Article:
The park began to fill up. I ran on, and the first thing I shouted was ‘This isn’t Woodstock. It’s the Rock Against Racism carnival!’ and there was this huge cheer!”

The Clash, Tom Robinson and X-Ray Spex played to an audience of at least 80,000 people. Pink Floyd loaned their PA to the organizers. The Clash agreed to play, despite their manager’s protests. ‘They can do it,’ Bernie Rhodes said, ‘if you let them buy a tank for Zimbabwe.’ Publicity for the carnival put Aswad as the headline act, and Tom Robinson second. The Clash felt that they should have been given the best slot. But Robinson was higher in the charts. According to Roger Huddle of Rock Against Racism, ‘The Clash threw a wobbly and refused to stop playing when their time was up. Red Saunders had to pull their wires.’

The carnival’s platform included Peter Hain, Miriam Karlin, Vishnu Sharma of the Indian Workers’ Association, and Ray Buckton, general secretary of the rail union ASLEF and a member of the TUC General Council. Another trade union leader, Ernie Roberts, remarked, ‘None of the speakers could have addressed a crowd quite like this before. Dressed in an assorted garb of leather and satin, with hair of green or purple or pink, the teenagers gave them an enthusiastic welcome.’ Tariq Ali told the New Musical Express, ‘Lots of people will come for Rock Against Racism today and see that it should be Rock Against the Stock Exchange tomorrow.’

X-Ray Spex took the stage at 1.30, and were followed by the Clash and then Steel Pulse. Tom Robinson played his song ‘Winter of ’79’, predicting the news if complacency got its way and the National Front was allowed to prosper, ‘All the gay geezers were put inside / the coloured folks were getting crucified / a few fought back and a few folk died / in the winter of ’79.’ The threat of fascism was urgent, Robinson warned, ‘but now they’ve got no chance’. The last song brought each of the bands back on stage, for a one-off Tom Robinson number, ‘We Have Got to Get It Together’. The carnival was the lead story on that evening’s ten o’clock news.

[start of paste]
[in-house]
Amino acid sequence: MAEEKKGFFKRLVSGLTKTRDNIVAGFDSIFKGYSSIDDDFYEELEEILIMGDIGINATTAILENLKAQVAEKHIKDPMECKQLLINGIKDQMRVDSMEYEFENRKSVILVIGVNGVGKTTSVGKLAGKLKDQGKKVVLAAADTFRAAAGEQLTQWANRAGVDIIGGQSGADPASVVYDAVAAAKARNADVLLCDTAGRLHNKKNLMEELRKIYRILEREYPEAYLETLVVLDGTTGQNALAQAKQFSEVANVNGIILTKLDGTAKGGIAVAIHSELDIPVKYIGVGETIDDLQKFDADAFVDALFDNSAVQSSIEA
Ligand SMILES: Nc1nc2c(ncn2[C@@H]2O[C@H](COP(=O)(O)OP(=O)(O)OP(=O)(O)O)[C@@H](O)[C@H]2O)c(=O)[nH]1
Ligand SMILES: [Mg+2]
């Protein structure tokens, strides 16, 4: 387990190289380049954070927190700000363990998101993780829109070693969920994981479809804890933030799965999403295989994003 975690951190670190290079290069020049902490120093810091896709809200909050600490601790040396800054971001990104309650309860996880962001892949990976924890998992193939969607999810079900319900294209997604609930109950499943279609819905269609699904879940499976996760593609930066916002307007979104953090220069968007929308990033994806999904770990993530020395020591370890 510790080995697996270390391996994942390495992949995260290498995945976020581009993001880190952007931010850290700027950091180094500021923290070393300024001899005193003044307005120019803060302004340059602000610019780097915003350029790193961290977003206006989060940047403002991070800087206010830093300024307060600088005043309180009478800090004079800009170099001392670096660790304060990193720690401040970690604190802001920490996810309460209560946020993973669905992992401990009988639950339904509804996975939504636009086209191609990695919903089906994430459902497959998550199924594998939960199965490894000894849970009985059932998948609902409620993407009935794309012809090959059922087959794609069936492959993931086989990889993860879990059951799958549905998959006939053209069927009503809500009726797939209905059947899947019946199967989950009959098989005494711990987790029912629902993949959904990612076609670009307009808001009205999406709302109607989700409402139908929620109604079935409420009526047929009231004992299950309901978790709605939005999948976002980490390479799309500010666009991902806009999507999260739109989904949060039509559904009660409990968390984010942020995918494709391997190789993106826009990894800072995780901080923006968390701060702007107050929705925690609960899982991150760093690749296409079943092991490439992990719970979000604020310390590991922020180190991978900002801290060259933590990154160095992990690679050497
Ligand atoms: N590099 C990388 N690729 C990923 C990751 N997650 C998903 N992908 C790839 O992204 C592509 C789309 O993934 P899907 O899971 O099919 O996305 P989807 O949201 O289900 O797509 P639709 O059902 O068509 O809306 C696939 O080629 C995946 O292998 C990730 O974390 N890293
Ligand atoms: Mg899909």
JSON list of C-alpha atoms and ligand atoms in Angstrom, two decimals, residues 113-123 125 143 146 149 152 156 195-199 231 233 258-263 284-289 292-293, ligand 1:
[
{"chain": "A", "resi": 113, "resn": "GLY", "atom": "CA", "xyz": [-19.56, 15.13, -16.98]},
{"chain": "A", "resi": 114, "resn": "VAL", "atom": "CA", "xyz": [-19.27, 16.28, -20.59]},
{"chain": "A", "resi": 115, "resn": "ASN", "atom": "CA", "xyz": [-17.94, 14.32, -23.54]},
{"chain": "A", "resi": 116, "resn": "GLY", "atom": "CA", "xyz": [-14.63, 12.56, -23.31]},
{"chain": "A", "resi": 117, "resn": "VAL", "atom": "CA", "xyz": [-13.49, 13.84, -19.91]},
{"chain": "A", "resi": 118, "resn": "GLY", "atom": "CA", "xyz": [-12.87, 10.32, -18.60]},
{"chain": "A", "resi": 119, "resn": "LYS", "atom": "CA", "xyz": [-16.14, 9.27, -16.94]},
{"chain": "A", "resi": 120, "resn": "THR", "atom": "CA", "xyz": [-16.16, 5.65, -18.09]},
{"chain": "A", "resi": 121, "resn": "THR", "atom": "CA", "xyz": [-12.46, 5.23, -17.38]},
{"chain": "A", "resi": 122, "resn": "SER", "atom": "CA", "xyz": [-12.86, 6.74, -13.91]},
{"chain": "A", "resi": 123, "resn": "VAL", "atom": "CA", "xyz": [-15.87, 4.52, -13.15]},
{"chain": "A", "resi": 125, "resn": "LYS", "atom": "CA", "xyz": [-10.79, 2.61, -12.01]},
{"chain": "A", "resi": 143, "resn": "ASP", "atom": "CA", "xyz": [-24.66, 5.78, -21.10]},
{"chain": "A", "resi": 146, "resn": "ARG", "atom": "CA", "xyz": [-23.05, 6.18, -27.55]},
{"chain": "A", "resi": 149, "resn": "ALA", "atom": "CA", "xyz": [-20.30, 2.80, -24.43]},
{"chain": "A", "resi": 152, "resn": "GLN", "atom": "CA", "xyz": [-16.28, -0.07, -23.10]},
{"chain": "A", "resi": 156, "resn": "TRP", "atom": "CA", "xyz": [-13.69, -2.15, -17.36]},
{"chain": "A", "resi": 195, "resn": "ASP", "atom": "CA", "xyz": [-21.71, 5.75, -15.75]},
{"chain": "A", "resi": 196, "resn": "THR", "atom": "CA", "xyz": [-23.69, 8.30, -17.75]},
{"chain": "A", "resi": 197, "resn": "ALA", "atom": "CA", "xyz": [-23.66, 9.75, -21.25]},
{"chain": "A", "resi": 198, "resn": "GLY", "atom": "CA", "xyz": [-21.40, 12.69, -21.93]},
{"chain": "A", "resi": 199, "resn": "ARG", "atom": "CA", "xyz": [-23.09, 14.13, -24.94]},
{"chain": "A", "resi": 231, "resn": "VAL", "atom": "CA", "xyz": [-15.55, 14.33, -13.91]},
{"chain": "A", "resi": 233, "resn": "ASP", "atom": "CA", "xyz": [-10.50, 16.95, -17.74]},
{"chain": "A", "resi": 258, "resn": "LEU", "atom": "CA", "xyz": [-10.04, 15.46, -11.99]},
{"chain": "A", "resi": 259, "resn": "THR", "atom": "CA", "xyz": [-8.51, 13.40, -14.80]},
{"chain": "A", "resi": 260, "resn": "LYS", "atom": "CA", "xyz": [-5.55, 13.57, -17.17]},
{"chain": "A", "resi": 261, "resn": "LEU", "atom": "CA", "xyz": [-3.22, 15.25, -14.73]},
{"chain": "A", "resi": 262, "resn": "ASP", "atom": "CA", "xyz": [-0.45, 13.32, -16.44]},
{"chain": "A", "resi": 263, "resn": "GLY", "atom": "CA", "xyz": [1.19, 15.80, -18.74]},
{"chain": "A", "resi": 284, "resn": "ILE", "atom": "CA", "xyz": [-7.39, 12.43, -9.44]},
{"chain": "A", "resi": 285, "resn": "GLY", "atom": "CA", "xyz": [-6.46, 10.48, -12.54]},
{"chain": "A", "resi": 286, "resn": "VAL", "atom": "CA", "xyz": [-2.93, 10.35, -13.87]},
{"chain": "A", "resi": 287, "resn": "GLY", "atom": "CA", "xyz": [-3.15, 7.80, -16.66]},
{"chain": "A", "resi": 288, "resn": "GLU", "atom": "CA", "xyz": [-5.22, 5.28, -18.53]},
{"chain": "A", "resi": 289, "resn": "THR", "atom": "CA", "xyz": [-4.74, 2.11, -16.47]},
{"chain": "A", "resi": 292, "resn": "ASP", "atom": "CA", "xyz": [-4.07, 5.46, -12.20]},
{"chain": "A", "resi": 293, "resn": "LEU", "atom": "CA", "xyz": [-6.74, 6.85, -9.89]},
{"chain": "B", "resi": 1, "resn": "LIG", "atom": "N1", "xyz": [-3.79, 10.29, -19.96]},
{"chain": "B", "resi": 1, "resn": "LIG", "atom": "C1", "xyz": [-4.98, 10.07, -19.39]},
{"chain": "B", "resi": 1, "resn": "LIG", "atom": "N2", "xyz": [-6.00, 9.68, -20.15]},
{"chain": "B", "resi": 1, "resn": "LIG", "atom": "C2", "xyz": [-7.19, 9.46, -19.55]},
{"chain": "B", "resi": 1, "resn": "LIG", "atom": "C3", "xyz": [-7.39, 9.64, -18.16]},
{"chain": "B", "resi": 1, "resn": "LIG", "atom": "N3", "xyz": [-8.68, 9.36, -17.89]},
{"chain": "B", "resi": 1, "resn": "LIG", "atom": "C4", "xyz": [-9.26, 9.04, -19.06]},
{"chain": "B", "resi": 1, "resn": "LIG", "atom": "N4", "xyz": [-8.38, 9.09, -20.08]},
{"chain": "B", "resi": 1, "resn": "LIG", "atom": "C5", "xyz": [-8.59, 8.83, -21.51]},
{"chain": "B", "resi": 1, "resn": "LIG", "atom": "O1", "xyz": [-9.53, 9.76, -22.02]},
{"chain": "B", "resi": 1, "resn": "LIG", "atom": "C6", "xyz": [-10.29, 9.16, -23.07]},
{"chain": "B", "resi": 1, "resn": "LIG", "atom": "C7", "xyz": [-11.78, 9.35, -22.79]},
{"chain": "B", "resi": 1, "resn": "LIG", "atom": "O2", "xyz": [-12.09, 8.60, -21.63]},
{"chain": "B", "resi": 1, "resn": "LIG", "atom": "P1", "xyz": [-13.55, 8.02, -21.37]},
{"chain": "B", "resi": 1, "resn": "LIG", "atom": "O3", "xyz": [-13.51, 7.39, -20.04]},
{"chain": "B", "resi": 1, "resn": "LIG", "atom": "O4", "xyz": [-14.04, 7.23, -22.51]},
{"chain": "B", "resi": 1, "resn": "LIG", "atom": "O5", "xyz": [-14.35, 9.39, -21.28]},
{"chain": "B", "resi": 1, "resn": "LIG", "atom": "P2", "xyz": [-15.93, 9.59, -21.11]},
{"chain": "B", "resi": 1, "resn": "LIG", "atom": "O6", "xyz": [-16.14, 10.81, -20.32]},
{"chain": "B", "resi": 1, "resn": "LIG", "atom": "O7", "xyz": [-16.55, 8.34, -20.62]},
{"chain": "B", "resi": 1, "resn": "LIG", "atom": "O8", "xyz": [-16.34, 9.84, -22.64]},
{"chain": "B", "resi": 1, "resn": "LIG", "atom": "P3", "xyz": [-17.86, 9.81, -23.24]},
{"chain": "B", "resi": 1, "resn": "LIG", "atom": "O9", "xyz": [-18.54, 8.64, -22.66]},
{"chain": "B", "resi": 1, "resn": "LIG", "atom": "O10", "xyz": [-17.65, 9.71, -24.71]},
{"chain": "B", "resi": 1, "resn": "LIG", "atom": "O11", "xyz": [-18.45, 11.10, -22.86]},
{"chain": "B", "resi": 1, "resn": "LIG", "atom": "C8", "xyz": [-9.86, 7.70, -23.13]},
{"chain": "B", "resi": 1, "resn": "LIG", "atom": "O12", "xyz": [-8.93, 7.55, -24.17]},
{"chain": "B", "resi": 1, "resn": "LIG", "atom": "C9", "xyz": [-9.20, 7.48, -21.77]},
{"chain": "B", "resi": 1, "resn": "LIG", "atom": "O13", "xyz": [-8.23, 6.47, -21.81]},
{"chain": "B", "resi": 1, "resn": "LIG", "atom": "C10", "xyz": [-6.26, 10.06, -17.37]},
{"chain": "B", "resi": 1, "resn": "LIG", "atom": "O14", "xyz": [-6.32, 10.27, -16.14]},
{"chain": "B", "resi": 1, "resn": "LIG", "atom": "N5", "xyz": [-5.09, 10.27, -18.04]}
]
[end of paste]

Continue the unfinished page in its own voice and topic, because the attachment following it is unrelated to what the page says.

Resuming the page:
John from south-east London had been arrested at the anti-fascist protests at Lewisham and sentenced to three months in jail. He was still in prison when he heard of the numbers attending the carnival:

“As the news came through of the numbers assembling in Victoria Park, our wildest expectations were exceeded. Ten thousand, then twenty, then thirty, then forty thousand. Earlier one of the fascist screws had jeered through the cell door, ‘Where’s your nigger friends now then, Johnny?’ Now he was quiet. The other cons on the wing didn’t support my ideas but they knew that something was happening against the system that crippled their lives. Radios were our contact with the real world. Everyone was listening and with every new announcement they cheered. As the final numbers came through, we were told that 100,000 people, black and white, had marched from Trafalgar Square to east London. All the cons on my wing, many of them racist, cheered and banged on the pipes. It’s a memory I will take to my grave.”